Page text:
Sylvester ?Sly? has transformed Utah defense

By Chris Kamrani, Asst. Sports Editor

Going back as far as his memory will serve him, Stevenson Sylvester has always had a surplus of nicknames.

At an early age, his family dubbed him “Stevie.” After arriving at the U, defensive coordinator Gary Andersen called him “Slappy.”

“That’s Coach A’s nickname for me, but I have no idea why,” Sylvester said.

Over the past three seasons, folks with knowledge of Utah football have come to know the 6-foot-2-inch, 224-lb. linebacker from Las Vegas simply as “Sly.”

Utah’s No. 10 shares his given name with famed cartoon cat, Sylvester of the “Looney Toons.”

“I think that’s where people got Sly,” he said. “I guess they liked it and just ran with it.”

Nicknames aside, there is nothing stealthy about the linebacker’s play on the field.

Sylvester, No. 2 in tackles on a heralded Utah defense, is known for being one of the most athletic, versatile players on defense.

“Sly has earned his respect on the field because of his big hits, because of his playmaking ability,” Andersen said. “And he’s learned to have great work ethic. Even more so than any night we’re playing.”

The junior in communication has a keen ability to sense moods, and if the mood surrounding his football team isn’t what he expects, he lets the whole crew know what’s on his mind.

“I just try to make people feel not down,” Sylvester said. “It helps when you get a couple yells in, a couple laughs, you listen to music and make fun of something. It turns the whole day different.”

The “rover” linebacker was a starter off and on during his first

two years at the U, but has emerged this year as one of the faces of the program and a centerpiece for the No. 11-ranked defense in the country. His constant

grin and chill attitude helps, but opponents see a different side of the kid from Sin City once the ball is snapped.

Sly started eight games last season as a sophomore and managed to come in No. 2 on the team in tackles with 86 total and tackles for loss with 10. His freshman year was the same song and dance in terms of success. Starting three games as a true freshman, Sylvester had 23 tackles, a forced fumble and an interception returned for a touchdown against Utah State.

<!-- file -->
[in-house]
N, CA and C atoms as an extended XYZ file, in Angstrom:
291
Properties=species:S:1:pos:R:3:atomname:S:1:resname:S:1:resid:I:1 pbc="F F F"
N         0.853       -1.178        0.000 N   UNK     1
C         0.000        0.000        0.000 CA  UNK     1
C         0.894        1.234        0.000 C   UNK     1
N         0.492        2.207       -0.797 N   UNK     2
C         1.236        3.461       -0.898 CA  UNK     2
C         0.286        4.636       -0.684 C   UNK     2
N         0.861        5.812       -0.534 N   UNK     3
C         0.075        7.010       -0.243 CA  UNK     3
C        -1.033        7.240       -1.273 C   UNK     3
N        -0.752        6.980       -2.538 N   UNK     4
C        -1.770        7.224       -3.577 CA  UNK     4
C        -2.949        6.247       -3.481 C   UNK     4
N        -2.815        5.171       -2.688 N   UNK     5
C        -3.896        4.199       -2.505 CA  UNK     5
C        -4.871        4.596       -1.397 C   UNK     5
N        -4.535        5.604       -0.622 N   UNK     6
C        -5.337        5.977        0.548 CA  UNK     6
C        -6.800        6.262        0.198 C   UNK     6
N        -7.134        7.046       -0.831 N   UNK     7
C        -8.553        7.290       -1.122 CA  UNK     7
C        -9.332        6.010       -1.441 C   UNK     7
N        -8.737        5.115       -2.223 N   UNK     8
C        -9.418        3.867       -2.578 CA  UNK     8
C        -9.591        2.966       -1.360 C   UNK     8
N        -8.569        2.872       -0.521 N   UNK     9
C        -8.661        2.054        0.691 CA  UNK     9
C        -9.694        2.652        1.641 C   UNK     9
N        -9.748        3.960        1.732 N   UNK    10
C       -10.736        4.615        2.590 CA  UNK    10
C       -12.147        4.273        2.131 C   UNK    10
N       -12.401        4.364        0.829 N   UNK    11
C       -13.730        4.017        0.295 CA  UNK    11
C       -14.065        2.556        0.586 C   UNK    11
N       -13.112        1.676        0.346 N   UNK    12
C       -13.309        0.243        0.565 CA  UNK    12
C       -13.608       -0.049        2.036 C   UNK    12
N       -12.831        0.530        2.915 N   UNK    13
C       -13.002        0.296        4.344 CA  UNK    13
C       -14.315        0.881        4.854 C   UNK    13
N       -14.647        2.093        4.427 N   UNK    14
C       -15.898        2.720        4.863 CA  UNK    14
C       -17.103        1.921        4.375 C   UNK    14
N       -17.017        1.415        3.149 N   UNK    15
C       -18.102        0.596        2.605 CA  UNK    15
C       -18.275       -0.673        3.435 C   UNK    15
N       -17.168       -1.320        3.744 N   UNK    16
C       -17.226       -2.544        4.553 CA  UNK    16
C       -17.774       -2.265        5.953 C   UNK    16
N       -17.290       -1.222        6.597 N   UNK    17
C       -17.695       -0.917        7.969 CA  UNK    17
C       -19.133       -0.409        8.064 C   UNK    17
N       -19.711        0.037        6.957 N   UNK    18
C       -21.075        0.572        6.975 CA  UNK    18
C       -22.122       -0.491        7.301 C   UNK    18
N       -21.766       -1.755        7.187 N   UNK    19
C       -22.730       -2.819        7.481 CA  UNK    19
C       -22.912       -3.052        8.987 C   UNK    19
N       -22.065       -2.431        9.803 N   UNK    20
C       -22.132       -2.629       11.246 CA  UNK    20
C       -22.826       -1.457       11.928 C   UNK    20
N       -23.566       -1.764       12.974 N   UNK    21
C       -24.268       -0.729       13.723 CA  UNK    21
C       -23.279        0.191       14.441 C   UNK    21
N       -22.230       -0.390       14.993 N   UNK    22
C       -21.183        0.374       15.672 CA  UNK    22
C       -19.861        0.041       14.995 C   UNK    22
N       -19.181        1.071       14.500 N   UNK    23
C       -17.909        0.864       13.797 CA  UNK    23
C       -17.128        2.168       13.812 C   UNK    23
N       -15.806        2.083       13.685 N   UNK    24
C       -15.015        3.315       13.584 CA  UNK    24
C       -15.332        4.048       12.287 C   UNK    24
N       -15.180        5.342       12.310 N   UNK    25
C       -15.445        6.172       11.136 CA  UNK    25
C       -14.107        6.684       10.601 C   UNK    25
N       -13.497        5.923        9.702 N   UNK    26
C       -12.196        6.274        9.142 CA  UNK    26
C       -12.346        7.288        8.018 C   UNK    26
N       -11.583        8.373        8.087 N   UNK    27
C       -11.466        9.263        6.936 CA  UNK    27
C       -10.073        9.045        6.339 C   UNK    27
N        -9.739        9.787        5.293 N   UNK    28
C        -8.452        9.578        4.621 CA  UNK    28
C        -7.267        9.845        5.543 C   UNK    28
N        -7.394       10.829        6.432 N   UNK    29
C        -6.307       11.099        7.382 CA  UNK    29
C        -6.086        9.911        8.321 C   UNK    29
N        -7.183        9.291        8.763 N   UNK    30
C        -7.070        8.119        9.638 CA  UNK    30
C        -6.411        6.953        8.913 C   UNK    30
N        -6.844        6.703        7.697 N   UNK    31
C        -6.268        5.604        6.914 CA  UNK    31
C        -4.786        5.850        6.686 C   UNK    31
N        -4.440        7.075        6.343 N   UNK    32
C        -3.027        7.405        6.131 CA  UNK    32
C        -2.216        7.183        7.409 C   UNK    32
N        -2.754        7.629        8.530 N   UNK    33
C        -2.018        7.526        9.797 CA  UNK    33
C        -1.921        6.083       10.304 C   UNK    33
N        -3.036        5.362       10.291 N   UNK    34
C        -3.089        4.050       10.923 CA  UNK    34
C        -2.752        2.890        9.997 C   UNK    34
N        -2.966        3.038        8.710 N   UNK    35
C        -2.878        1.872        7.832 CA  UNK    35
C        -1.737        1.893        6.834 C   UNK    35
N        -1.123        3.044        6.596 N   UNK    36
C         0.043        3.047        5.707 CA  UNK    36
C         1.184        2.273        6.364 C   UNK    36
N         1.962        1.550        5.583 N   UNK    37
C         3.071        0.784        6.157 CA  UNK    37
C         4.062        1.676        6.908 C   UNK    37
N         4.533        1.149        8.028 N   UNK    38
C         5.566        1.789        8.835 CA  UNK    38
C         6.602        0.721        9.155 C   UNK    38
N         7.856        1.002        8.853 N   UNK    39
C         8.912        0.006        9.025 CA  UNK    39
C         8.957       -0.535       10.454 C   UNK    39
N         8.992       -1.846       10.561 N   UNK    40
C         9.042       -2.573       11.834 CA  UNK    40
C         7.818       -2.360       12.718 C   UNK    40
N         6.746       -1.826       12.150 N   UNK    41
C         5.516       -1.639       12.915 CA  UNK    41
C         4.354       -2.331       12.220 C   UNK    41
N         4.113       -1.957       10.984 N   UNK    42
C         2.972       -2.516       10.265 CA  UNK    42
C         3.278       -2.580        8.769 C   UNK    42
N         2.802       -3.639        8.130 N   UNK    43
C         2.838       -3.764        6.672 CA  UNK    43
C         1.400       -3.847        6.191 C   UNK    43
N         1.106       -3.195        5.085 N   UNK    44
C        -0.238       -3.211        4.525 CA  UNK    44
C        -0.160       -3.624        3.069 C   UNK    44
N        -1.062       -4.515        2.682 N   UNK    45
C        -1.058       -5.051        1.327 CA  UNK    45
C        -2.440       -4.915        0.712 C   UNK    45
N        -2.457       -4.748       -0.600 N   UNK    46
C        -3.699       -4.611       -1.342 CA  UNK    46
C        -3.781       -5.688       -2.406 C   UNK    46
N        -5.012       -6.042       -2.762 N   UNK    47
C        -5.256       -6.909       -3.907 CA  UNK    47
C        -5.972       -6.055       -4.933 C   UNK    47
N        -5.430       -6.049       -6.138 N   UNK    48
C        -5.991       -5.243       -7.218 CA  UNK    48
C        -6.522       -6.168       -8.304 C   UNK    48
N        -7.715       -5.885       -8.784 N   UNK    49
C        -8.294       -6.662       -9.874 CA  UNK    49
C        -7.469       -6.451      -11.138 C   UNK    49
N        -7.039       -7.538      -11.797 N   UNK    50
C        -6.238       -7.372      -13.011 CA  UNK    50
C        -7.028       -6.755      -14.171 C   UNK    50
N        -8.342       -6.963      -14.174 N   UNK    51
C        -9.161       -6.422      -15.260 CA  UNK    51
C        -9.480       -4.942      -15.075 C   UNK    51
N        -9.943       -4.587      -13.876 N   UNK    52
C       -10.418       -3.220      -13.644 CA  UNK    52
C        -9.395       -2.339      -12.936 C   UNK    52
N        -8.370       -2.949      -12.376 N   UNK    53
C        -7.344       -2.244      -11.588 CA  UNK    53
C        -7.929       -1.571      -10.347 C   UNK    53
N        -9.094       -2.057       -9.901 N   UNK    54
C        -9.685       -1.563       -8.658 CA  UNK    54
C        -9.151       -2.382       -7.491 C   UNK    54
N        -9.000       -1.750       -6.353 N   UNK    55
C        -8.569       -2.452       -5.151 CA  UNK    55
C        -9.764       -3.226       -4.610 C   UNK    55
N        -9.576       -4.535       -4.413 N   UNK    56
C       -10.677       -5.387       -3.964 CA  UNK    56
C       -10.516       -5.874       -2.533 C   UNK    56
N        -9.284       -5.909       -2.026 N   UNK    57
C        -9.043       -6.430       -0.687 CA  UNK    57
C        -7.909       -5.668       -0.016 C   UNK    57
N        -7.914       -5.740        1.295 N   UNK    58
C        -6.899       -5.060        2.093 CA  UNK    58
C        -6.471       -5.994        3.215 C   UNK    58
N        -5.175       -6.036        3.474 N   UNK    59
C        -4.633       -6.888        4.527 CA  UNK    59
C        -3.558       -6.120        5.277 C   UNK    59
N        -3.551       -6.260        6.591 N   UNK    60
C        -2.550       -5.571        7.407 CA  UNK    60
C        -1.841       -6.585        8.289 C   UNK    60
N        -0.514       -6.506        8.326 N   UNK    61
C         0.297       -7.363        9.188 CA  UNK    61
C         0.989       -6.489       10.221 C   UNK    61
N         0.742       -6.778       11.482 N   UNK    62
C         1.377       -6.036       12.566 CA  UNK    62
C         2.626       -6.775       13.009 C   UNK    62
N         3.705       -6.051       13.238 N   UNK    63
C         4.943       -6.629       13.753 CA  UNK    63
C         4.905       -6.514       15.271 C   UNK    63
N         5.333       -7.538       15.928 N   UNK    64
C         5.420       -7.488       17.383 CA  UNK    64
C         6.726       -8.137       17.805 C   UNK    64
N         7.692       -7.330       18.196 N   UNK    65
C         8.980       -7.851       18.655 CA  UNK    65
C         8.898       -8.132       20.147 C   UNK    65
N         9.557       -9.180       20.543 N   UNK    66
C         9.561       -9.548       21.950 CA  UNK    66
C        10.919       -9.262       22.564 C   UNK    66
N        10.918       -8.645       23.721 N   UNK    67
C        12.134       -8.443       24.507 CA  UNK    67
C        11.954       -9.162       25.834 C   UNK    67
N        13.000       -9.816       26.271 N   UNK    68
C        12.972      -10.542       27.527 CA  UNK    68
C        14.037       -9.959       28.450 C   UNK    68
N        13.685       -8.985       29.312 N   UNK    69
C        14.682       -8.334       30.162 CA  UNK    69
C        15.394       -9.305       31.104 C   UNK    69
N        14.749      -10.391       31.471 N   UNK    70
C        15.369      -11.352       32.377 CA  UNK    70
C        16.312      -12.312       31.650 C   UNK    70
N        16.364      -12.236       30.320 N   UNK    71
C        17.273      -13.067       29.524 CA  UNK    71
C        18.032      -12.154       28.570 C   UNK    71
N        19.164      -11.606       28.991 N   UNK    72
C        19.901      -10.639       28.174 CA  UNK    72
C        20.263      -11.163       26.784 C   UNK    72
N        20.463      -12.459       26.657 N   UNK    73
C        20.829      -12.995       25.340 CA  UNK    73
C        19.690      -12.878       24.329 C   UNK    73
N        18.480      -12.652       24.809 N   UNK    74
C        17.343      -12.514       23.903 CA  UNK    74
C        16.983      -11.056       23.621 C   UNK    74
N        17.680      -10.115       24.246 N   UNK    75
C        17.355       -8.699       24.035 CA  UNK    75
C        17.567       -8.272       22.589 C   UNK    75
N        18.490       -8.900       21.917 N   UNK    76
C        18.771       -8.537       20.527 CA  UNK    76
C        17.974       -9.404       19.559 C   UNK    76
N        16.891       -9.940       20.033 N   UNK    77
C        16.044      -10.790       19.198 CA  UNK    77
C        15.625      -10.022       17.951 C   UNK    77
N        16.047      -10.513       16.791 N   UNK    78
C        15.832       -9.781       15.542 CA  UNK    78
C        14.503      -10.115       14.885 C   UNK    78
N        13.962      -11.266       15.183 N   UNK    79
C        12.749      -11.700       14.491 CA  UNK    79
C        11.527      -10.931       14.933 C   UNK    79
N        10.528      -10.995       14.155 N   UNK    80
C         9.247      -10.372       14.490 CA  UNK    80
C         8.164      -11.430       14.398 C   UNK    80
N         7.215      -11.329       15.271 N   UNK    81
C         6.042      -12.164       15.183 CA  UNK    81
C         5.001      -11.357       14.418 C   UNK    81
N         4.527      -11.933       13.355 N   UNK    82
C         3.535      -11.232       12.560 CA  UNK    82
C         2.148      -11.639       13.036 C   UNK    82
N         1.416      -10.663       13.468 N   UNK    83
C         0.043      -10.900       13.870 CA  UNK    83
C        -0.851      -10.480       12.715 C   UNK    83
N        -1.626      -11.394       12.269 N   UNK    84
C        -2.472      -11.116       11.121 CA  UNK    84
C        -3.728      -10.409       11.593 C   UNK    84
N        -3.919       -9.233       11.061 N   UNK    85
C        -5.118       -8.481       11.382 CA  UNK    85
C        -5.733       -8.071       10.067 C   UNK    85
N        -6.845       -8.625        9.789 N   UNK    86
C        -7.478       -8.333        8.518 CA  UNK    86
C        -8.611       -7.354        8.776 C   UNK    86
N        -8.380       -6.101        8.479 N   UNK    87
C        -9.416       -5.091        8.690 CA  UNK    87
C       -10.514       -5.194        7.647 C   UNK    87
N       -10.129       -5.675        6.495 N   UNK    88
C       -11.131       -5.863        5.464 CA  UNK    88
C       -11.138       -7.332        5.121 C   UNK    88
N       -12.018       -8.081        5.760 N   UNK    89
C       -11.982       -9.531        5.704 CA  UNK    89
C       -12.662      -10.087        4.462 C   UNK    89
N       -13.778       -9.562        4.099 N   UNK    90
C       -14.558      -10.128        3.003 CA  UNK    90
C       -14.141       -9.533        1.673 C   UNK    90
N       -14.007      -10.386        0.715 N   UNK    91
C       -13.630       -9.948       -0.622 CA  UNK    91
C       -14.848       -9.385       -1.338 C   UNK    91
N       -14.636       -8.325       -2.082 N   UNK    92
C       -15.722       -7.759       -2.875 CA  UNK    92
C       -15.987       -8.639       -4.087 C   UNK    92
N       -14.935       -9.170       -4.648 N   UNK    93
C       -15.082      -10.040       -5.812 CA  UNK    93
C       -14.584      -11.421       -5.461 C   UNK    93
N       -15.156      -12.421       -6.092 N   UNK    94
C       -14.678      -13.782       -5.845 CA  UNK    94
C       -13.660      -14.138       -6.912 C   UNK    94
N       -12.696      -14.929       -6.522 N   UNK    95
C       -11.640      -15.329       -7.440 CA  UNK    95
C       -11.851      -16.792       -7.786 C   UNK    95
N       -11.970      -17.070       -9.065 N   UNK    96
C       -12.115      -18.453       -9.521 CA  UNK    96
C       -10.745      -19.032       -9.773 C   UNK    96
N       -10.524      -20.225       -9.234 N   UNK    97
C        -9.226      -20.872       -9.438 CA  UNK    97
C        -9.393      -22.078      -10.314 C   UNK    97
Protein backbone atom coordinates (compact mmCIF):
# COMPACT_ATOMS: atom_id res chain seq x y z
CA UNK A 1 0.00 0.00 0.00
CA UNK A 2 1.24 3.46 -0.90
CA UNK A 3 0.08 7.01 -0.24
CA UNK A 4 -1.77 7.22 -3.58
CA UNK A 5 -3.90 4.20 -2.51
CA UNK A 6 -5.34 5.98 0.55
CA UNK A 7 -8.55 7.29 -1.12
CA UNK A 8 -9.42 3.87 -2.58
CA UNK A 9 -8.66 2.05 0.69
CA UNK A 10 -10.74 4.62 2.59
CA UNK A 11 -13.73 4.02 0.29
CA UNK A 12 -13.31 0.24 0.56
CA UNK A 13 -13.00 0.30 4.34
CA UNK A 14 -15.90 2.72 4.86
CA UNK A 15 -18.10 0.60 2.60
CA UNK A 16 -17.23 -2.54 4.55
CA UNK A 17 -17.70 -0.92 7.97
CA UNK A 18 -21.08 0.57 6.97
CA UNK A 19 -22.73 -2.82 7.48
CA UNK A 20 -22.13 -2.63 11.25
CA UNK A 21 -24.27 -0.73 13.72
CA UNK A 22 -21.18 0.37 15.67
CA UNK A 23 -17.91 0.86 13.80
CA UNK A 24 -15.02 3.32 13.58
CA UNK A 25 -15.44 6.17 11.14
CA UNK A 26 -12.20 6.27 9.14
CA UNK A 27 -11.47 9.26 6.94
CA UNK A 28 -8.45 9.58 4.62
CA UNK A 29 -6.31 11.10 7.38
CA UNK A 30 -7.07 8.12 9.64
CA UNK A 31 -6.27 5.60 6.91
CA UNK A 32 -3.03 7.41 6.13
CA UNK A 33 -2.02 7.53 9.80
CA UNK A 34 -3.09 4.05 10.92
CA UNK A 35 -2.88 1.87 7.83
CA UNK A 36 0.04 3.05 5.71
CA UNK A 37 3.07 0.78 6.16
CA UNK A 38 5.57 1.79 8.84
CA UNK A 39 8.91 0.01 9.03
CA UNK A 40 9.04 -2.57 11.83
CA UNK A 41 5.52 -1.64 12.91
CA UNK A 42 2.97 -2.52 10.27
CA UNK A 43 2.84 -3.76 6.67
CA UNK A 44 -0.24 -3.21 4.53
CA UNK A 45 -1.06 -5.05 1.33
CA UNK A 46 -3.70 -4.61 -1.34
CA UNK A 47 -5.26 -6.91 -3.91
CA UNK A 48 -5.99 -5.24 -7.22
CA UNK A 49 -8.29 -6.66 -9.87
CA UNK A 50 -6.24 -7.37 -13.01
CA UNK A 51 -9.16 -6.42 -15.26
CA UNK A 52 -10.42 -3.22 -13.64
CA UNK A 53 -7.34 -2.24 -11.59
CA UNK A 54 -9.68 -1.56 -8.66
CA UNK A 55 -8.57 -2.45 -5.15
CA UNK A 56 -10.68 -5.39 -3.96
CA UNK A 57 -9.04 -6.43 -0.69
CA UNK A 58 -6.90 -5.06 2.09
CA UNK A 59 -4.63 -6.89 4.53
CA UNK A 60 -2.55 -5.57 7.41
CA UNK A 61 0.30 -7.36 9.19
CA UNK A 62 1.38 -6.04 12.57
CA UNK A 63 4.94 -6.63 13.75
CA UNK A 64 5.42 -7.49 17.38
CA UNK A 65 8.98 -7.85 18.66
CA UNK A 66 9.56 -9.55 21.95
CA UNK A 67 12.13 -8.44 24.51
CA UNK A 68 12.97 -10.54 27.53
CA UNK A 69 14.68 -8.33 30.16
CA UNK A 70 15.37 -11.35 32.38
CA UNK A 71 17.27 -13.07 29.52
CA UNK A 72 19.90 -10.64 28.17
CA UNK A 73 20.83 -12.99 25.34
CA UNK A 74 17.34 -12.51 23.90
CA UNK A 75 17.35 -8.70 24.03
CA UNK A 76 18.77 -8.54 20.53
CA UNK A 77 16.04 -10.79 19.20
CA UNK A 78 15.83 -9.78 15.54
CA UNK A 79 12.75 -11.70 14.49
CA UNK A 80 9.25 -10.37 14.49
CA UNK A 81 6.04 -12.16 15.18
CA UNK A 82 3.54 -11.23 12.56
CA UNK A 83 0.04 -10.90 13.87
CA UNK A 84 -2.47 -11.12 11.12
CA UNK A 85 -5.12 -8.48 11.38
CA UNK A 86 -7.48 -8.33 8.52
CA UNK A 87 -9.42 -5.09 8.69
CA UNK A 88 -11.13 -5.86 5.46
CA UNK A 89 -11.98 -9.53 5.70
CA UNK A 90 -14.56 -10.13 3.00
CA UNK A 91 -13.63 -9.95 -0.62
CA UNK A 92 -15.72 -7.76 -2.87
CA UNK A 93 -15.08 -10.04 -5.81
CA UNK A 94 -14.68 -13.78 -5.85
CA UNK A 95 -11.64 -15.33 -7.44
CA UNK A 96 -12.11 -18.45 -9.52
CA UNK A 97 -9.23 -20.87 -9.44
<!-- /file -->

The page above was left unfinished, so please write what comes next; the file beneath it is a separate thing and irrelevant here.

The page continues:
That 2005 season was one to remember for Sly. Not for the fact that he made his collegiate debut or the fact that Utah won a bowl game, but because he had the opportunity to learn from players such as Eric Weddle, who is now a defensive back with the NFL’s San Diego Chargers.

“I got a lot of help from Weddle,” he said. “He helped me with the reads and taught me how to study. He was one of the first guys to teach me stuff. All those veterans that were here were very helpful to me.”

Moving back even earlier than 2005, Sylvester has always been one step ahead of the curve. Whether it was playing the saxophone for five years or starring in football, baseball, soccer and basketball, he has always had the drive to be the best.

“Really, basketball was my main thing, but I don’t know why because I wasn’t that good at it,” he said. “But my junior year of high school, I made a couple plays in football and it just took off from there.”

Starting every game so far this season for his 10-0 Utes, Sly has been a main cog in this team’s success on the defensive side of the ball. He has led the Utes in tackles against Michigan, Colorado State and most recently, TCU.

For Sylvester, the three years of starting football games is starting to turn into something special for Utah defense.

“Sly is a very good leader,” Andersen said. “It’s a job that he’s kind of had to learn to accept. He had a lot of success here as a young player, and usually as a young player, you’re expected to be a leader once you’re a junior or a senior; now he is a leader.”

Sylvester’s emergence for this team has been both eye-opening for the 20-year-old and humbling all at the same time. He runs alongside two talented linebackers, Mike Wright and Nai Fotu. Although he is currently enjoying this undefeated season, he still has a hard time accepting rave reviews.

“Being here the last couple years has taught me a lot,” he said. “I had to learn a lot. Just like anybody, you gotta wait for your turn to come up. Mine came up and I’m just trying to take advantage of it.”

Sylvester was elected as one of four captains of the team. He and senior defensive back Brice McCain were elected defensive co-captains to begin the season. The 180-degree spin that Sly has on and off the field is apparent. His 59 tackles stand out on the field just as easily as his fun-loving nature does off of it.

“Sly is a kid that has a lot of emotion,” Andersen said. “He plays with a lot of emotion, he lives life with a lot of emotion.”

[email protected]

Lennie Mahler

Stevenson Sylvester has been a big part of the success the Utah defense has had this year. Sylvester has led the team in tackles in three of the Utes 10 game this year.